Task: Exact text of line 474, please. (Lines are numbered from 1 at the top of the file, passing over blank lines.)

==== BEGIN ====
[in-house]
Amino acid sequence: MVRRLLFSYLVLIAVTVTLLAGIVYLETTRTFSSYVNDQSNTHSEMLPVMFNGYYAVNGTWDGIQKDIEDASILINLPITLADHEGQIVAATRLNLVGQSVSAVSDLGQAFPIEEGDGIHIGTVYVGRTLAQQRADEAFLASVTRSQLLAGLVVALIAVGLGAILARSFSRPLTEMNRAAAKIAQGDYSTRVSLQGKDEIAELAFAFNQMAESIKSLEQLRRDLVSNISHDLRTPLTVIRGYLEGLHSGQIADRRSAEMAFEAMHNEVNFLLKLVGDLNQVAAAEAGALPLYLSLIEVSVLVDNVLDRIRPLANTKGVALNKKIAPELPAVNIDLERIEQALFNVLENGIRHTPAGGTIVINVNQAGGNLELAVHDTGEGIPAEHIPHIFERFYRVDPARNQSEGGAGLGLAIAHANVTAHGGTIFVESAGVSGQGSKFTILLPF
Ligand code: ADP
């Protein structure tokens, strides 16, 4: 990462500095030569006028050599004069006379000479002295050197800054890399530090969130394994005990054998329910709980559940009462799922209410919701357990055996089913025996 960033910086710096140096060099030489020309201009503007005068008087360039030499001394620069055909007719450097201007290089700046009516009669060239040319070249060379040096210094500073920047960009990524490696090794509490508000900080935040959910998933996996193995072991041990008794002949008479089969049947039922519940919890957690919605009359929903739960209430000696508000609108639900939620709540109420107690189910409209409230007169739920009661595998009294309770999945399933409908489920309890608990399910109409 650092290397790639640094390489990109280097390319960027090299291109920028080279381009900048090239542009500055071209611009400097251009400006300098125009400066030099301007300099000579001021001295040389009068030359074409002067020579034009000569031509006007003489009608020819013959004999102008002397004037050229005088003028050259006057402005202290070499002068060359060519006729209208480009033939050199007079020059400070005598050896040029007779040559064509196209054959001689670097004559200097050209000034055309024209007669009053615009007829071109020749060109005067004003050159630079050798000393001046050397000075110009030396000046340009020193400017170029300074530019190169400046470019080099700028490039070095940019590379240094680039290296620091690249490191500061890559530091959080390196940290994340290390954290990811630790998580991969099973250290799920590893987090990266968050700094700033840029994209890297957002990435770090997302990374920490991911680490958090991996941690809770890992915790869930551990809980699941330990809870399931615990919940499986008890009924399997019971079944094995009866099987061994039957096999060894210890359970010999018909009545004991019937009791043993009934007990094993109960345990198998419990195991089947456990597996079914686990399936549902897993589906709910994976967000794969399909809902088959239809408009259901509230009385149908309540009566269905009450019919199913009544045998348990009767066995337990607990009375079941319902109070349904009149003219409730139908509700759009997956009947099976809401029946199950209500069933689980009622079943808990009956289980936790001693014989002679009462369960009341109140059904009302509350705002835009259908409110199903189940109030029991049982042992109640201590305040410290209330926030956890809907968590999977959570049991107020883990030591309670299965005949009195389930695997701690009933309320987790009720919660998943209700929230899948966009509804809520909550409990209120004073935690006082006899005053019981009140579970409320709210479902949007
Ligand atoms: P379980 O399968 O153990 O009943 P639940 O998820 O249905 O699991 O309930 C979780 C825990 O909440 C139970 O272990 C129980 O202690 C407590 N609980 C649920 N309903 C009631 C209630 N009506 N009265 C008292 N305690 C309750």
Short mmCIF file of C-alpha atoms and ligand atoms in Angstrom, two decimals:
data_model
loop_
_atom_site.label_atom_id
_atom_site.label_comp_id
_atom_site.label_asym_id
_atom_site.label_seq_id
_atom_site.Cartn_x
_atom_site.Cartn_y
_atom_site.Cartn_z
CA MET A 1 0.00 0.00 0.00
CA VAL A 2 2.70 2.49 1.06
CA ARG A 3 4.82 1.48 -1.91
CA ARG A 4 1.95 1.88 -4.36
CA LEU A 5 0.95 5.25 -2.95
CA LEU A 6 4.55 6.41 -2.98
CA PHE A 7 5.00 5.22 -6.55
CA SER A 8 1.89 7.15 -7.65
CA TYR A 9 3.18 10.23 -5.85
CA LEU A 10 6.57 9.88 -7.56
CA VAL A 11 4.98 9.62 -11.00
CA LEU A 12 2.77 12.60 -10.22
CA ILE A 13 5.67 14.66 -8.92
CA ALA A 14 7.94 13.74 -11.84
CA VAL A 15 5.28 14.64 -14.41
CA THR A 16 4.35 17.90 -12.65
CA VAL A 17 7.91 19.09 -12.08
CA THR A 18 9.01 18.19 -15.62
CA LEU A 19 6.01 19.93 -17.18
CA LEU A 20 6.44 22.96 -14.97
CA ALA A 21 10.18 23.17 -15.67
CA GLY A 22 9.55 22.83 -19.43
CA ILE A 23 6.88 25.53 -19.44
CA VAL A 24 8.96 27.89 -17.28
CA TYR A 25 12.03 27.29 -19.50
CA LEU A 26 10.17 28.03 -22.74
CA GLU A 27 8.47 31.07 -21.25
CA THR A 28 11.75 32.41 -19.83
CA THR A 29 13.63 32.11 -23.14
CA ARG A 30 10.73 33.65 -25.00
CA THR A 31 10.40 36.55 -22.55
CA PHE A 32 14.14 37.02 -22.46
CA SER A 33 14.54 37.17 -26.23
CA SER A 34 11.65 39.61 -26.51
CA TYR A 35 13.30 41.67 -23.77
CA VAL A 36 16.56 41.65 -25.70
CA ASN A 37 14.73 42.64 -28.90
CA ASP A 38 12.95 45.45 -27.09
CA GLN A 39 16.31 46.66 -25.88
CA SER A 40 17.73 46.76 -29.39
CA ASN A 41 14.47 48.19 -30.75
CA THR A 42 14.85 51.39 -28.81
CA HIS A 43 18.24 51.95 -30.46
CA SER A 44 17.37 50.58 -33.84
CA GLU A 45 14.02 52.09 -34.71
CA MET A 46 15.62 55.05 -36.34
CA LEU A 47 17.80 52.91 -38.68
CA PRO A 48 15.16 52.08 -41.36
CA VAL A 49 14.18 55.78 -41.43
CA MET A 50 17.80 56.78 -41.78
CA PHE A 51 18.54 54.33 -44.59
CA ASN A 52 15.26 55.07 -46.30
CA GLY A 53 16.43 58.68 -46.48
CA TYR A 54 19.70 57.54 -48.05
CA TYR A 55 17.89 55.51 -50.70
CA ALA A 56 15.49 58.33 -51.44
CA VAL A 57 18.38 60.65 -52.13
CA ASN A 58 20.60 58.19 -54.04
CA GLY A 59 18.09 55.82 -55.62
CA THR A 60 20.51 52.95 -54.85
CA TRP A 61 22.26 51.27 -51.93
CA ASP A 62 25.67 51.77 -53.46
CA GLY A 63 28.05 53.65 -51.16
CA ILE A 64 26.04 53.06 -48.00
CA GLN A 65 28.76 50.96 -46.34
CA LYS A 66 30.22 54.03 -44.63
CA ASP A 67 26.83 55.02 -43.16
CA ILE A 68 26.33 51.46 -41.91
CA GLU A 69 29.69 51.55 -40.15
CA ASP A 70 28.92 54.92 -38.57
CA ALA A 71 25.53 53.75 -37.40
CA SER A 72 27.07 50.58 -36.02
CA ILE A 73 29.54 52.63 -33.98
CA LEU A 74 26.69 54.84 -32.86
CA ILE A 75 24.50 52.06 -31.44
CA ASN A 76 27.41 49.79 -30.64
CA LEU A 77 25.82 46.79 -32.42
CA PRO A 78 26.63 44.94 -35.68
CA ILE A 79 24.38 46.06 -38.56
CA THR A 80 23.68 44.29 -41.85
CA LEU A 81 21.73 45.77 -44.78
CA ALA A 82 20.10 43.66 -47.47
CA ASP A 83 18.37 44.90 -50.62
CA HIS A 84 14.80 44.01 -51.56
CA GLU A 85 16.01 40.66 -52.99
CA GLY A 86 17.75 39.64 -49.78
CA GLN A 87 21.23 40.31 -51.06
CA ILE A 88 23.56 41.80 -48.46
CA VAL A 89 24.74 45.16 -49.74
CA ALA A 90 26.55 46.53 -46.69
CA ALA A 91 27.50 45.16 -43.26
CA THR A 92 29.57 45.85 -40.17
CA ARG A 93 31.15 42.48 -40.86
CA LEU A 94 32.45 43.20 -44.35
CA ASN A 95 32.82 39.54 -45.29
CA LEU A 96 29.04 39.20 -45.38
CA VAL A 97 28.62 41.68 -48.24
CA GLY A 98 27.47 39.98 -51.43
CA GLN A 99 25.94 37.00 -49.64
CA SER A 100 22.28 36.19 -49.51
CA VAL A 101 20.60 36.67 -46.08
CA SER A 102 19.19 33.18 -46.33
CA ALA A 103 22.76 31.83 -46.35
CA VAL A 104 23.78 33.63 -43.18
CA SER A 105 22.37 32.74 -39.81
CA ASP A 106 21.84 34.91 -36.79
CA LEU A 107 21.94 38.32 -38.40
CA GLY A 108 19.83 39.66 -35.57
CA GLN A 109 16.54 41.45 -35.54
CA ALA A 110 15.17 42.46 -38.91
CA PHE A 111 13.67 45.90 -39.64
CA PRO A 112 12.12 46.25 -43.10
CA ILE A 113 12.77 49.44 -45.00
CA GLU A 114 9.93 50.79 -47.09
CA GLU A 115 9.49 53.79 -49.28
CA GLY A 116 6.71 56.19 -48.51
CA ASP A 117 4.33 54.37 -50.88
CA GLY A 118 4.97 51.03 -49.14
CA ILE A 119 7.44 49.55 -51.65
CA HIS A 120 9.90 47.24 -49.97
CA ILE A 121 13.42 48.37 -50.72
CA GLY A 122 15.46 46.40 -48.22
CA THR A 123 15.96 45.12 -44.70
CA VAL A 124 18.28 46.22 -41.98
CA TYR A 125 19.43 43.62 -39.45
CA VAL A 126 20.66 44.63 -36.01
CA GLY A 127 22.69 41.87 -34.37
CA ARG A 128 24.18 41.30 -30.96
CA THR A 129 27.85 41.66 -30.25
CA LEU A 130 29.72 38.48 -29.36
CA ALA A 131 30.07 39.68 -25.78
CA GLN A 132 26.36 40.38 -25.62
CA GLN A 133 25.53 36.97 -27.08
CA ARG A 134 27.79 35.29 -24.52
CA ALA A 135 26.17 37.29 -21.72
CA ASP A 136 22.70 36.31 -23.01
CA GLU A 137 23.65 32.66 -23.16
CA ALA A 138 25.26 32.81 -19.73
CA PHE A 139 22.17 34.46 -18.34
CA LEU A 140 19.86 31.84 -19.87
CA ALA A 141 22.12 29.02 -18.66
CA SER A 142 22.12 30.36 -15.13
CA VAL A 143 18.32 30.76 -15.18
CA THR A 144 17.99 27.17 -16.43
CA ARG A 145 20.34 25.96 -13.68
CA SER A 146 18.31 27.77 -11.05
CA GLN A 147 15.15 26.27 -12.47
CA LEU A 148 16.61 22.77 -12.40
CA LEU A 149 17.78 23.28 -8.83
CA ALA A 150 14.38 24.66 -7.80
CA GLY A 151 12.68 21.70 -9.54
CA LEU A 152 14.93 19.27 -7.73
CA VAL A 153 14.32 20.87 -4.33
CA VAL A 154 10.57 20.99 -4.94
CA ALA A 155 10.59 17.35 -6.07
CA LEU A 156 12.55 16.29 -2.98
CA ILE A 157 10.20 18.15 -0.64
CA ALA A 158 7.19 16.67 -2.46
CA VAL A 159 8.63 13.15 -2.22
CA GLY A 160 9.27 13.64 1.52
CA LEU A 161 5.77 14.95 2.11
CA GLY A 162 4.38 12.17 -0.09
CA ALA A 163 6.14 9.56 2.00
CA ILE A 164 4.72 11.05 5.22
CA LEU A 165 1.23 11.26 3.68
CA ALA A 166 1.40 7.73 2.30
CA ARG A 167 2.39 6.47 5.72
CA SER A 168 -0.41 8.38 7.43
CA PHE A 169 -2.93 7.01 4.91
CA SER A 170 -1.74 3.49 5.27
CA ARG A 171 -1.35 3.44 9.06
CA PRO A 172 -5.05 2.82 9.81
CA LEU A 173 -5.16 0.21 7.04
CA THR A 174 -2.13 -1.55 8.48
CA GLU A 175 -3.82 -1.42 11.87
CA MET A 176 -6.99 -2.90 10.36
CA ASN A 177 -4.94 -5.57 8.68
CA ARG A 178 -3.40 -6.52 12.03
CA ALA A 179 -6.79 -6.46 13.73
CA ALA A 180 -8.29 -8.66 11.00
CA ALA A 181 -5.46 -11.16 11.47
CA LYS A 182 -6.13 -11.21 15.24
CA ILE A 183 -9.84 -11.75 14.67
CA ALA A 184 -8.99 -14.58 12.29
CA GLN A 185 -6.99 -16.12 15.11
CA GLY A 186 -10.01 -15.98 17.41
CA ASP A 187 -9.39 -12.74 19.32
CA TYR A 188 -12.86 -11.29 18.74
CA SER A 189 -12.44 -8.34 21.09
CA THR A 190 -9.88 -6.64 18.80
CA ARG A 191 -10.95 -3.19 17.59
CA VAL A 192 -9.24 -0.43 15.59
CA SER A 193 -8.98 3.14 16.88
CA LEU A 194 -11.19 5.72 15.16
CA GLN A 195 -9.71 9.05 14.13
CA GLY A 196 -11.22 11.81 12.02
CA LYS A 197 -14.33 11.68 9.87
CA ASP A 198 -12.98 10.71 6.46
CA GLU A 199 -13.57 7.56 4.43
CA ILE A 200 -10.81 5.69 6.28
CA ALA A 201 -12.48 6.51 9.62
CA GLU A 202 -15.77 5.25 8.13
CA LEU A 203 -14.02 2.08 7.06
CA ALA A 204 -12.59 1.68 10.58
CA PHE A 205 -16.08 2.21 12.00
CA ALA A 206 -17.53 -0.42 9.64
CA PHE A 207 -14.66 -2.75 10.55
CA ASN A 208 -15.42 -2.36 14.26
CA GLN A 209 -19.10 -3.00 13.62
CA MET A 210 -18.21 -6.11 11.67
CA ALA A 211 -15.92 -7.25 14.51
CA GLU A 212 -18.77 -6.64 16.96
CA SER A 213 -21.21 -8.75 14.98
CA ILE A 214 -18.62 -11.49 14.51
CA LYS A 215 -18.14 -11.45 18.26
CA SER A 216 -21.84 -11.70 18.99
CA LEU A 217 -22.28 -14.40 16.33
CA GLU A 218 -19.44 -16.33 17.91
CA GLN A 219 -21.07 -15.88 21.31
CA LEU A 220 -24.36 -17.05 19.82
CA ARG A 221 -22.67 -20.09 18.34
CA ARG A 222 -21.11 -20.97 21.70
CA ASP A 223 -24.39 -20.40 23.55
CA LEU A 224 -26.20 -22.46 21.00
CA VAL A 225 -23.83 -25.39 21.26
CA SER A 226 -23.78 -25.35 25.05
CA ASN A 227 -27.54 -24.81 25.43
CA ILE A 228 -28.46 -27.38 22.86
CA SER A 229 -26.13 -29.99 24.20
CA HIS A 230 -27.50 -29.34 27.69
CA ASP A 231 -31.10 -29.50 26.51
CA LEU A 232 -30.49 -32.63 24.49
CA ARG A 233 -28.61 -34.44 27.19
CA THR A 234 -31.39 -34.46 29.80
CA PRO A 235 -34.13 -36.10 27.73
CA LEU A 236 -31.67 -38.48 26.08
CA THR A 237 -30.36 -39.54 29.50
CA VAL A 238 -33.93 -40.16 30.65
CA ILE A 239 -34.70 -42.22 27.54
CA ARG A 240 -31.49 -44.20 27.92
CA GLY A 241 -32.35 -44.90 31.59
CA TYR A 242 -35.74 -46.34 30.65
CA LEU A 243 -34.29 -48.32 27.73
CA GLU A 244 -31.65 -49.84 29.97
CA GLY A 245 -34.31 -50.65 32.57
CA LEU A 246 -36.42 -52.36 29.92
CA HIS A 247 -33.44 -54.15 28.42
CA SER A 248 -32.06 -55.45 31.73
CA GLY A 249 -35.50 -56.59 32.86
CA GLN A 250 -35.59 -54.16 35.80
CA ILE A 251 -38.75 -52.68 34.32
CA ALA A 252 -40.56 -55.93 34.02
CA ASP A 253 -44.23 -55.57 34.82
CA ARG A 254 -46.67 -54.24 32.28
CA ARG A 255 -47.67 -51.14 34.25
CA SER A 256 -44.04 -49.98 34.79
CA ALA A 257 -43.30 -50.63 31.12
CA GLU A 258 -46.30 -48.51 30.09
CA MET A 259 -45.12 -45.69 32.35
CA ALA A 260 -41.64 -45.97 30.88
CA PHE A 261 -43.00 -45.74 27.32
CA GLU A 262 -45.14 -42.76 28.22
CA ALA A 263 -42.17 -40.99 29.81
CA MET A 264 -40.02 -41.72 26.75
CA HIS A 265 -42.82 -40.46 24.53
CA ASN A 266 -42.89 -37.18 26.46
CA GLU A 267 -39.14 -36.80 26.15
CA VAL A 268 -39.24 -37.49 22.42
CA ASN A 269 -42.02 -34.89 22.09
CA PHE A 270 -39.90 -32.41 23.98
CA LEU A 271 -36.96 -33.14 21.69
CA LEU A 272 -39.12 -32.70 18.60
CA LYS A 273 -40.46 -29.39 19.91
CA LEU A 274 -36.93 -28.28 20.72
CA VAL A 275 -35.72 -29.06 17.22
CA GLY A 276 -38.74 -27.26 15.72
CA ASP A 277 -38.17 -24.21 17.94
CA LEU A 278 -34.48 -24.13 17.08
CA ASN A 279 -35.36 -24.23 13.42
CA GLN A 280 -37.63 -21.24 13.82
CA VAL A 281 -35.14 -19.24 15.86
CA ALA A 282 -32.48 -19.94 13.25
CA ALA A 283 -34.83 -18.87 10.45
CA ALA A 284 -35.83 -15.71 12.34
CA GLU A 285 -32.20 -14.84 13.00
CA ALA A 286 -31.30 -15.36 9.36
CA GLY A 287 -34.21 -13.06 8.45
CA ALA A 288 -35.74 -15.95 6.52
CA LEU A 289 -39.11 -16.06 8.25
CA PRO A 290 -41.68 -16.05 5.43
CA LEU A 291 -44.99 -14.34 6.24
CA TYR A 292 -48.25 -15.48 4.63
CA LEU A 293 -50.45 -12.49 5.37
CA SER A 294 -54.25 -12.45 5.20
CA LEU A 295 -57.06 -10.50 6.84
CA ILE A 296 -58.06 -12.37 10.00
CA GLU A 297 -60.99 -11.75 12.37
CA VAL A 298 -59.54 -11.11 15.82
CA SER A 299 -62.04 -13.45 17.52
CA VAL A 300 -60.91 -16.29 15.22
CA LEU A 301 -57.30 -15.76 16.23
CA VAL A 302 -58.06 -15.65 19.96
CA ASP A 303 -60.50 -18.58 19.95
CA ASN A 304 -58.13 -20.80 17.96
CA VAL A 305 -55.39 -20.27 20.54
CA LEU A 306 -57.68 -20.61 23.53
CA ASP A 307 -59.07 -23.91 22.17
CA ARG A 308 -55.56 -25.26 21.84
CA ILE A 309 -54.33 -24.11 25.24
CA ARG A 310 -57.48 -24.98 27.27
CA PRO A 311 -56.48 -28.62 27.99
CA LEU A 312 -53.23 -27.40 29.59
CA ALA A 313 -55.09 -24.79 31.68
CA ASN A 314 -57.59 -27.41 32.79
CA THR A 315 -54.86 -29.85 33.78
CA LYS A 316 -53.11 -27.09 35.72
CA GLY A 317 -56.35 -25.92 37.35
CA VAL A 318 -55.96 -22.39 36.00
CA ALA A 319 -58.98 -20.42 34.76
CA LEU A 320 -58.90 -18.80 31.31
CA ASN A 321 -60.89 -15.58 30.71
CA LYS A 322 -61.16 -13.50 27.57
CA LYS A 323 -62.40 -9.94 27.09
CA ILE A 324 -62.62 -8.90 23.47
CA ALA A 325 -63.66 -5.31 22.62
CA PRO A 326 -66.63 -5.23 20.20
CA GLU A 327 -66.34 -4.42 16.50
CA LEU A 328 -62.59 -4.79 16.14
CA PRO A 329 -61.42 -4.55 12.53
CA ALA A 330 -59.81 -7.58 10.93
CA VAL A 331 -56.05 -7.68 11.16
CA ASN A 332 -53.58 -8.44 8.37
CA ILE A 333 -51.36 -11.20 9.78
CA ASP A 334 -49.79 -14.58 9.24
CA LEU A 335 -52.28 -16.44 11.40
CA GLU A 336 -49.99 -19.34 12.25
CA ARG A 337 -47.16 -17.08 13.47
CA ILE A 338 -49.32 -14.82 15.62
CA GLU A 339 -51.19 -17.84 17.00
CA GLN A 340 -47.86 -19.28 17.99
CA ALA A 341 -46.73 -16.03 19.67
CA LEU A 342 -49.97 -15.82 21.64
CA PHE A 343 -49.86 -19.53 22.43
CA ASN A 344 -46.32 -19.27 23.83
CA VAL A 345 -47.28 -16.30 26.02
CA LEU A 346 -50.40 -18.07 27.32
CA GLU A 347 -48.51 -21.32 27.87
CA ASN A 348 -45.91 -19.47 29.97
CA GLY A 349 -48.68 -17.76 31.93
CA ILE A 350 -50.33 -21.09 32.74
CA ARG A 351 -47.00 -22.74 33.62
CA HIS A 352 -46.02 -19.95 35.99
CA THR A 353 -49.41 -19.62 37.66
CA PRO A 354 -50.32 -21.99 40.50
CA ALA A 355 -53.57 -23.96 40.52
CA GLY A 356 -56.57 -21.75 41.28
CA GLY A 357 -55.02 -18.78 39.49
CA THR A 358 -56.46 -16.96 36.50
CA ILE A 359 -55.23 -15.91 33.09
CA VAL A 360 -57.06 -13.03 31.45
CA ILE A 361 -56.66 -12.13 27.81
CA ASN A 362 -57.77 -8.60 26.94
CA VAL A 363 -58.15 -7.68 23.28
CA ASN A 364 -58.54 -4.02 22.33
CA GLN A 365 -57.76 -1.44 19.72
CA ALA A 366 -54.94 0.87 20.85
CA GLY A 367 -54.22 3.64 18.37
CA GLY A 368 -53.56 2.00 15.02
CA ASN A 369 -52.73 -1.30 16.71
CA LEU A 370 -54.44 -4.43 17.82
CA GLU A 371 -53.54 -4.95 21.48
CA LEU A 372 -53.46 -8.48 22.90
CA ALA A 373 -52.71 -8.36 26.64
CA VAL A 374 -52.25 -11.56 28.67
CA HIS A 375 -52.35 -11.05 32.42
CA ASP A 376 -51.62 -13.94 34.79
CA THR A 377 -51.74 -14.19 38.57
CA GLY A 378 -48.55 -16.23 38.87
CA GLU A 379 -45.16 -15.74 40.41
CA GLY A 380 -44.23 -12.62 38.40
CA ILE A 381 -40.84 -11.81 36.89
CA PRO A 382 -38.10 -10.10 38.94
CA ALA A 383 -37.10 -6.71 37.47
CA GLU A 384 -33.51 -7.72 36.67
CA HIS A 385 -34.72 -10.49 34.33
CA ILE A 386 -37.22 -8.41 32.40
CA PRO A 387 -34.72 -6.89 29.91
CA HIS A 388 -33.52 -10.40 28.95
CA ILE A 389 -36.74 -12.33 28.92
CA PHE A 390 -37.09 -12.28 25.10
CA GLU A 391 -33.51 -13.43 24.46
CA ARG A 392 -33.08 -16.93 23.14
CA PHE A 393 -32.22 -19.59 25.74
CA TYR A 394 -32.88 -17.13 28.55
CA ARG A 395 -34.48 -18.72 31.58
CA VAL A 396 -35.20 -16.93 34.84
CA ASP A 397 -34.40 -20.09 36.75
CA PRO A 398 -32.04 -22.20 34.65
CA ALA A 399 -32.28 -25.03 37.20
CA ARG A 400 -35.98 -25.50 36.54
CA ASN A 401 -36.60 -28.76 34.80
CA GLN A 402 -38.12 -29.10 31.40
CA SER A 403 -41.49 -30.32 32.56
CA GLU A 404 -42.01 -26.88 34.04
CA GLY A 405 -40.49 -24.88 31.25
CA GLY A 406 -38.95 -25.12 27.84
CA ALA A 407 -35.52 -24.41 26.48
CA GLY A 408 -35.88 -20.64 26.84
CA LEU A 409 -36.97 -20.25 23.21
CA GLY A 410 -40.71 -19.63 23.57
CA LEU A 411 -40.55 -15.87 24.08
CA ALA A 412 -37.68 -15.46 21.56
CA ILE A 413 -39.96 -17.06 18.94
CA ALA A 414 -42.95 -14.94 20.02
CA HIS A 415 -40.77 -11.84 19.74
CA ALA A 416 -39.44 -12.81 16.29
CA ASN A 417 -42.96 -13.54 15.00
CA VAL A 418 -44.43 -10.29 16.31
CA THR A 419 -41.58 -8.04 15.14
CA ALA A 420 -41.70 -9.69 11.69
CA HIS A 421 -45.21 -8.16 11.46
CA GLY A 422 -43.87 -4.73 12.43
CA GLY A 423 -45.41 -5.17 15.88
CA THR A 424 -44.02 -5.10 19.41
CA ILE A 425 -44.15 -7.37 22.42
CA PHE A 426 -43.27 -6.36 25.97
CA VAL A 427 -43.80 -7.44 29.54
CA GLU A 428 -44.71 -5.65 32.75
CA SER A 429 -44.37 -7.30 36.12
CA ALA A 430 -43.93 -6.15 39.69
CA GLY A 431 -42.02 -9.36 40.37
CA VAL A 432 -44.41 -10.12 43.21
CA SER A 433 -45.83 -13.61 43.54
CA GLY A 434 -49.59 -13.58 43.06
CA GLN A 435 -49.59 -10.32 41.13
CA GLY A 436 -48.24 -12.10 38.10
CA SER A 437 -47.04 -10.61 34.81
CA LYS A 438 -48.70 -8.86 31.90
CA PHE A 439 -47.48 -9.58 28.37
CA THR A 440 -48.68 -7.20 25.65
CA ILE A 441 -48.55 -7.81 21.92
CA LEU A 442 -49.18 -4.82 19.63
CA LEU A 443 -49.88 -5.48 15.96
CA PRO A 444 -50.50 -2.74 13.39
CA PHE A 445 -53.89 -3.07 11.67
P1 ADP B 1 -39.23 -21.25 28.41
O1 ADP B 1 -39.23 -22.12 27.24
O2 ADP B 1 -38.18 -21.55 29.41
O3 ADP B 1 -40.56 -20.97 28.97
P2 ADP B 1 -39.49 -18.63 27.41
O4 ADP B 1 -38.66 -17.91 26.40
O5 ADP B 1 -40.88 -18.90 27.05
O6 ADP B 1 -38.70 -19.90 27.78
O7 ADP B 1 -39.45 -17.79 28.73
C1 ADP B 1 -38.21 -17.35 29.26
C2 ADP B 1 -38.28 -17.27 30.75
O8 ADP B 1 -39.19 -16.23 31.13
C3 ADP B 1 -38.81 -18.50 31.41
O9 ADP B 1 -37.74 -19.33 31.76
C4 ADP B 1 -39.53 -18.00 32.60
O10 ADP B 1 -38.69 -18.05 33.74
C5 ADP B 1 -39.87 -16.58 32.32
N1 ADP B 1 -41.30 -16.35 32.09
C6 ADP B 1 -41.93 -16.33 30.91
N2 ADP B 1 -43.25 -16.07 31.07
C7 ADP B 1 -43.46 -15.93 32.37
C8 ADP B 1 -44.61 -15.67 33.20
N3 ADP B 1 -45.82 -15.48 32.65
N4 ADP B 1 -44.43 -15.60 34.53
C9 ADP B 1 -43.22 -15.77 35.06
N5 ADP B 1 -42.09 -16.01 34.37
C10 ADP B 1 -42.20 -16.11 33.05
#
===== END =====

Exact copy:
O9 ADP B 1 -37.74 -19.33 31.76